the_sabbathCHAPTER IV: THE SABBATH IN THE LAW OF MOSES – Exodus 31:12-17

The following discussion reviews Chapter IV of Dr. Fruchtenbaum’s book “The Sabbath.” In this section of Chapter IV, Dr. Fruchtenbaum exposits Exodus 31:12-17.

Exodus 31:12-17
(12)  And the LORD spake unto Moses, saying,
(13)  Speak thou also unto the children of Israel, saying, Verily my sabbaths ye shall keep: for it is a sign between me and you throughout your generations; that ye may know that I am the LORD that doth sanctify you.
(14)  Ye shall keep the sabbath therefore; for it is holy unto you: every one that defileth it shall surely be put to death: for whosoever doeth any work therein, that soul shall be cut off from among his people.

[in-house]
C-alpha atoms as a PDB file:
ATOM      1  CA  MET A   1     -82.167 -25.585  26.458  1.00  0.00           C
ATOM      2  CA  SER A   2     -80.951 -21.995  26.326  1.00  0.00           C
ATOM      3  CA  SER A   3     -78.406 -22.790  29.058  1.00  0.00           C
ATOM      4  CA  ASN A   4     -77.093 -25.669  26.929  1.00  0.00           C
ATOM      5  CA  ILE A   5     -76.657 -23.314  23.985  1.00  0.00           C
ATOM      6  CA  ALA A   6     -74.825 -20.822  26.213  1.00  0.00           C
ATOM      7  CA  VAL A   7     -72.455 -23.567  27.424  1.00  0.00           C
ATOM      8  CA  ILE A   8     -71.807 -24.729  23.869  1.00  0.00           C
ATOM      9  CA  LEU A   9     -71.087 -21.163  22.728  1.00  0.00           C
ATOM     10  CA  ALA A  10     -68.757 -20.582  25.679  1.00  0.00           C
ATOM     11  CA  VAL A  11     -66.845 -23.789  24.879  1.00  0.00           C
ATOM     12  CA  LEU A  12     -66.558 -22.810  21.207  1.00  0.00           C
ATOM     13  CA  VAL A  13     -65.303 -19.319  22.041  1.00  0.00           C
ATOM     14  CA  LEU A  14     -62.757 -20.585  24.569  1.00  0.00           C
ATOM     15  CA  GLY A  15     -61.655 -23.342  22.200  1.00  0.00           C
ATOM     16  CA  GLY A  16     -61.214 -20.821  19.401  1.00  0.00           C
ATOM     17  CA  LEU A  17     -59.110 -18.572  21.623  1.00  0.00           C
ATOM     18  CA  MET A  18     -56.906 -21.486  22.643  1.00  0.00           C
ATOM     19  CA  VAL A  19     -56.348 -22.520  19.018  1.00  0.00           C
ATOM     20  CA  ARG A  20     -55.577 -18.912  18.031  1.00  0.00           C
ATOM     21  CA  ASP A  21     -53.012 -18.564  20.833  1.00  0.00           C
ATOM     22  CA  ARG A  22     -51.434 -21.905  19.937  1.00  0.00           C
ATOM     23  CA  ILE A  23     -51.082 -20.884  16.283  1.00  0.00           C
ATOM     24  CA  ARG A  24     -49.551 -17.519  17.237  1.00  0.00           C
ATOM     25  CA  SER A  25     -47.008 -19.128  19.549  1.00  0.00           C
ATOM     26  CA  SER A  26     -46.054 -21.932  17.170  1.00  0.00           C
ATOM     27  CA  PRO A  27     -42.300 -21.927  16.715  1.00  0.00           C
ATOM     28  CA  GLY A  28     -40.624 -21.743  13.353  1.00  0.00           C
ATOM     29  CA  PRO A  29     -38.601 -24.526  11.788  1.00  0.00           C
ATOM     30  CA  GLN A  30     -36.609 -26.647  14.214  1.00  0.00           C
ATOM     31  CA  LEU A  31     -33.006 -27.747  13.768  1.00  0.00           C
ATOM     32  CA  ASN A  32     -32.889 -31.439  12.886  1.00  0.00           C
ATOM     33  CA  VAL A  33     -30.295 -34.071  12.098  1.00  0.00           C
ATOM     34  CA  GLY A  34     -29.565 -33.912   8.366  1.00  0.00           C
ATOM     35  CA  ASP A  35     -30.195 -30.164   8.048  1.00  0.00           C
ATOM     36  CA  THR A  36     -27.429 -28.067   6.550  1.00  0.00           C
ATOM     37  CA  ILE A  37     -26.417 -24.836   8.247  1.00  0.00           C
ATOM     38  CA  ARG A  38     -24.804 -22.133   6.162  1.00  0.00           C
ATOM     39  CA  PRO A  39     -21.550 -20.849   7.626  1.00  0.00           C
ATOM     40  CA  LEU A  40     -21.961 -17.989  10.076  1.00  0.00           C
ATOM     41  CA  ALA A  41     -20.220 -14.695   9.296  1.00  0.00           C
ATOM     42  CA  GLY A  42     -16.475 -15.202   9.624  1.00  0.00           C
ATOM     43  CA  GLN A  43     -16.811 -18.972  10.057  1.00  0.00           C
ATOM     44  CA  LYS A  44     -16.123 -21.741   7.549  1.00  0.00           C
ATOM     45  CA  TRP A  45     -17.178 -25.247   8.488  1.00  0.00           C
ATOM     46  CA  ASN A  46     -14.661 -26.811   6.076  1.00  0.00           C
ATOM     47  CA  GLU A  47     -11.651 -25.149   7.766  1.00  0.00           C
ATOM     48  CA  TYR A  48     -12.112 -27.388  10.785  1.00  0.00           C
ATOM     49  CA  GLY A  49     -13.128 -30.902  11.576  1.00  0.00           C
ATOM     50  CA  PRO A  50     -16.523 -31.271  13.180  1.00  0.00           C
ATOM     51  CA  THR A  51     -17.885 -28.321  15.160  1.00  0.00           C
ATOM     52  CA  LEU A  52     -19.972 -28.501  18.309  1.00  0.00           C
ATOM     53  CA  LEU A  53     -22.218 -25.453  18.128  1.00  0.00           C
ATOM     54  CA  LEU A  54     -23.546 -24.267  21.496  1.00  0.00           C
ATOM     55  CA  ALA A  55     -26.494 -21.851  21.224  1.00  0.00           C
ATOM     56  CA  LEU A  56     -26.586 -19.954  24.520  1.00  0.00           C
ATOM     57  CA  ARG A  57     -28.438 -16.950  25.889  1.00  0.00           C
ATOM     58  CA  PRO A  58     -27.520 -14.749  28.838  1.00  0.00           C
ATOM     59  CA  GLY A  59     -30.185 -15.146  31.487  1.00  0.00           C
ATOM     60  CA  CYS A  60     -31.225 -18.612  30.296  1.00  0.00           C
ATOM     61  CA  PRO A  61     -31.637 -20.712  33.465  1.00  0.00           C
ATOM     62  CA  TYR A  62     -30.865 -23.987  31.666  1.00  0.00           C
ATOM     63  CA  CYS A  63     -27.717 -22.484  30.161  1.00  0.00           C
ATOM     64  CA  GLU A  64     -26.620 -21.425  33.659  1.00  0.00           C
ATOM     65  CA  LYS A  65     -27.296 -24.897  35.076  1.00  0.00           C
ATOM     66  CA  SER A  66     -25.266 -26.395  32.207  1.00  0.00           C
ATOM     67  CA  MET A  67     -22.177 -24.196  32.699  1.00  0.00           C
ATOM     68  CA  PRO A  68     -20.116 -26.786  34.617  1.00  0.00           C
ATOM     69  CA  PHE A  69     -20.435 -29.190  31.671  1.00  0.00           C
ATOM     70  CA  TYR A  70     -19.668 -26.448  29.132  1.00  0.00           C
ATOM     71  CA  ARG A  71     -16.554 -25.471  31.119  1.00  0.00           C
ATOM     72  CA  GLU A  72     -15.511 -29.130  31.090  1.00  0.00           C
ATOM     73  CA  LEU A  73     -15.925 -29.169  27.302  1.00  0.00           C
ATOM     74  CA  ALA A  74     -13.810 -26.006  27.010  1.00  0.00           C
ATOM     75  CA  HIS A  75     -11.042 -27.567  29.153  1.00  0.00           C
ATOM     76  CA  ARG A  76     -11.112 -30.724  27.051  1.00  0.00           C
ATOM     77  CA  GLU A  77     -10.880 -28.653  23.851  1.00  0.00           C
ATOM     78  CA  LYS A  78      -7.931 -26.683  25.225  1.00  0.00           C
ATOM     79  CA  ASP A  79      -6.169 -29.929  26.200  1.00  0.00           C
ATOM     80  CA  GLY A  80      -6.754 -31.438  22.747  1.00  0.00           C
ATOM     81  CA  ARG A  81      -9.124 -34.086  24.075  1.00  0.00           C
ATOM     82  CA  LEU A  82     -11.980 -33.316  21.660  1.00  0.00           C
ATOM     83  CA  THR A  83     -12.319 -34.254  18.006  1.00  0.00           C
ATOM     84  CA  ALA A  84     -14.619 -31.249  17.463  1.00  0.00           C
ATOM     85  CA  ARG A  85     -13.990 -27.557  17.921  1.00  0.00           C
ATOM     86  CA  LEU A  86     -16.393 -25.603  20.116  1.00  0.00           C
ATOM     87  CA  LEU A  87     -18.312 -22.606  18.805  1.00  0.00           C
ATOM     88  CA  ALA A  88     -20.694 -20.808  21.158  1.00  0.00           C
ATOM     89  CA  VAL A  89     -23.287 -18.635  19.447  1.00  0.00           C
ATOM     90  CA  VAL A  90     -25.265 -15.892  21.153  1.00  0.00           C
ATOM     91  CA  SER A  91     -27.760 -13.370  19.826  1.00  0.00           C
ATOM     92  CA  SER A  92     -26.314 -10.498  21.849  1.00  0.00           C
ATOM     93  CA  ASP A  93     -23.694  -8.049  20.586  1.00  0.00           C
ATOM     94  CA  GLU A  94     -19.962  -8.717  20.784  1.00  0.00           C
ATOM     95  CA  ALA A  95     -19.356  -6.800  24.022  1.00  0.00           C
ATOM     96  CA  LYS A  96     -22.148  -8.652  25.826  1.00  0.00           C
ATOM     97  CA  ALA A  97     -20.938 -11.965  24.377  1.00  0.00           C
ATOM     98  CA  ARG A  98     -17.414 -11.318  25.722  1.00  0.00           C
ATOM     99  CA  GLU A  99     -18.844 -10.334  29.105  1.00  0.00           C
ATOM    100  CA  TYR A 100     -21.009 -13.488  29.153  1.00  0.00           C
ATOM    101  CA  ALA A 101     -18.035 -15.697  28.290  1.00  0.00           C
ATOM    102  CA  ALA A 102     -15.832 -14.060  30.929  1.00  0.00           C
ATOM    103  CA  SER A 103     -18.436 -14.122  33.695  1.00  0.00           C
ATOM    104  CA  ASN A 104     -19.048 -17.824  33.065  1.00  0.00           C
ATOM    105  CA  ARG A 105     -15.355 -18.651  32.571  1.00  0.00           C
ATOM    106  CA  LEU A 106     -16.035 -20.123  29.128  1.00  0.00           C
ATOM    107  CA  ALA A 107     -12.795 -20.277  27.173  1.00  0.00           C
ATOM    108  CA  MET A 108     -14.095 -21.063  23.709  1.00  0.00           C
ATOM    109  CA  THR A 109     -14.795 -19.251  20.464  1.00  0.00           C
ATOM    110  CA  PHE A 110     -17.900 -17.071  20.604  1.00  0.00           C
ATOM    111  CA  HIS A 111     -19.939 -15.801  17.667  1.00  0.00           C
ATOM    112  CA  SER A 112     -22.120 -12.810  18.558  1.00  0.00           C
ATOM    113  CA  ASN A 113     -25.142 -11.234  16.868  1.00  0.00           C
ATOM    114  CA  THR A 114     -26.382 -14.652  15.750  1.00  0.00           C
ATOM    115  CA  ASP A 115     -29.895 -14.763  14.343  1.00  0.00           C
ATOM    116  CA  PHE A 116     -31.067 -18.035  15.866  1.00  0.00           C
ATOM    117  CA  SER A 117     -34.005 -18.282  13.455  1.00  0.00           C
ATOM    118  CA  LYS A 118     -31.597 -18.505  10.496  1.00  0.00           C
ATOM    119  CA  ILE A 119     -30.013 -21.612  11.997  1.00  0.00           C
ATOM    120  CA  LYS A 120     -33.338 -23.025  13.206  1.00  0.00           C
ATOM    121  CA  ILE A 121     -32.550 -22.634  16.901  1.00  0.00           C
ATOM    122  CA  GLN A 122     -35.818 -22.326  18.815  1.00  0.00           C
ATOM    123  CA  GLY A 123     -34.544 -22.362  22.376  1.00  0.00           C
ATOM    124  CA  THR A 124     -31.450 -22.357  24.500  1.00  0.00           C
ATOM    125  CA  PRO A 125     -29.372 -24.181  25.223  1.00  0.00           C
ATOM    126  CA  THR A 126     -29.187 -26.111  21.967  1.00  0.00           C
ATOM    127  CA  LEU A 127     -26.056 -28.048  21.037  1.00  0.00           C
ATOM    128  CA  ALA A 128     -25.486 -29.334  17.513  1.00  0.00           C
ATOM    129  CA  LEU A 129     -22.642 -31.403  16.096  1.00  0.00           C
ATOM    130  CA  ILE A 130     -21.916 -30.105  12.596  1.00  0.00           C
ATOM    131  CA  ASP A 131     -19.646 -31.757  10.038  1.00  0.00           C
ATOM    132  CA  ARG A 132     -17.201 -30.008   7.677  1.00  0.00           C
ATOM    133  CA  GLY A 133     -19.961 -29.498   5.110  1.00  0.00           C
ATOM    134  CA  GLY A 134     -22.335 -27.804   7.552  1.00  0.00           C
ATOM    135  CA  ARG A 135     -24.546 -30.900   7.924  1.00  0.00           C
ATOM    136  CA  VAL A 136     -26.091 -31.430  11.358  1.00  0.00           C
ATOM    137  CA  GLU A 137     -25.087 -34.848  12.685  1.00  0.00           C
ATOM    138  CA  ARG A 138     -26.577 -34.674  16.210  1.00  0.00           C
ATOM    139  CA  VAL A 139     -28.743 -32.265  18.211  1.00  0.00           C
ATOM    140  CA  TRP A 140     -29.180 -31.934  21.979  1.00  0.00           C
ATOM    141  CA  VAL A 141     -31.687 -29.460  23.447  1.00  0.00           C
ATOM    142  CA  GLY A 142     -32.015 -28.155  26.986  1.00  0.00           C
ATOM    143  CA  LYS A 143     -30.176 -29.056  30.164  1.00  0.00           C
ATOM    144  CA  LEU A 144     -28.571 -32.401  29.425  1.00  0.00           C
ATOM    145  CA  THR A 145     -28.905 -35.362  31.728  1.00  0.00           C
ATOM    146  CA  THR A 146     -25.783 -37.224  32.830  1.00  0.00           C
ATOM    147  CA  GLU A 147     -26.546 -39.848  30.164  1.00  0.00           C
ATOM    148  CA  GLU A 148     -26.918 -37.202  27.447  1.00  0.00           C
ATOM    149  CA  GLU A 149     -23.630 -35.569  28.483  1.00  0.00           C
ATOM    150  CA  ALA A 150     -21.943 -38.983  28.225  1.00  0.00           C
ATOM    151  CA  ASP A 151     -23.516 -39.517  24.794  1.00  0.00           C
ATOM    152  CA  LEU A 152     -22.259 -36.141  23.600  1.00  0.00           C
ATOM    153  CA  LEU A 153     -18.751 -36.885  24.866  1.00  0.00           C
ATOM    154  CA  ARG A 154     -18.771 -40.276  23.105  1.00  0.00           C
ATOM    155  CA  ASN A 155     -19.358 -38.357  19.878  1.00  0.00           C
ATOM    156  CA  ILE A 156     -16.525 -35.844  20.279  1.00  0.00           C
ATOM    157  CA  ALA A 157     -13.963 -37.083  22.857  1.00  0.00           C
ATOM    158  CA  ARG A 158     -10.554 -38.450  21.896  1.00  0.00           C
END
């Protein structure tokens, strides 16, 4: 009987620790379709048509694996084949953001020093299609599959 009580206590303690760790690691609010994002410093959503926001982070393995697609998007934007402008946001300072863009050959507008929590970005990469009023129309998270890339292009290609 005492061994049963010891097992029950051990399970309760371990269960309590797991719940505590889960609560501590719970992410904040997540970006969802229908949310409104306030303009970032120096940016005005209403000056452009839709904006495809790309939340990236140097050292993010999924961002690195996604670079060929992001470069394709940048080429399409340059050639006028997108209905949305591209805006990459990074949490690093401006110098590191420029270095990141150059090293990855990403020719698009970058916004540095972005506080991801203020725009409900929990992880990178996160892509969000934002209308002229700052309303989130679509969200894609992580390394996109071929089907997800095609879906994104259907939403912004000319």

(15)  Six days may work be done; but in the seventh is the sabbath of rest, holy to the LORD: whosoever doeth any work in the sabbath day, he shall surely be put to death.
(16)  Wherefore the children of Israel shall keep the sabbath, to observe the sabbath throughout their generations, for a perpetual covenant.
(17)  It is a sign between me and the children of Israel for ever: for in six days the LORD made heaven and earth, and on the seventh day he rested, and was refreshed.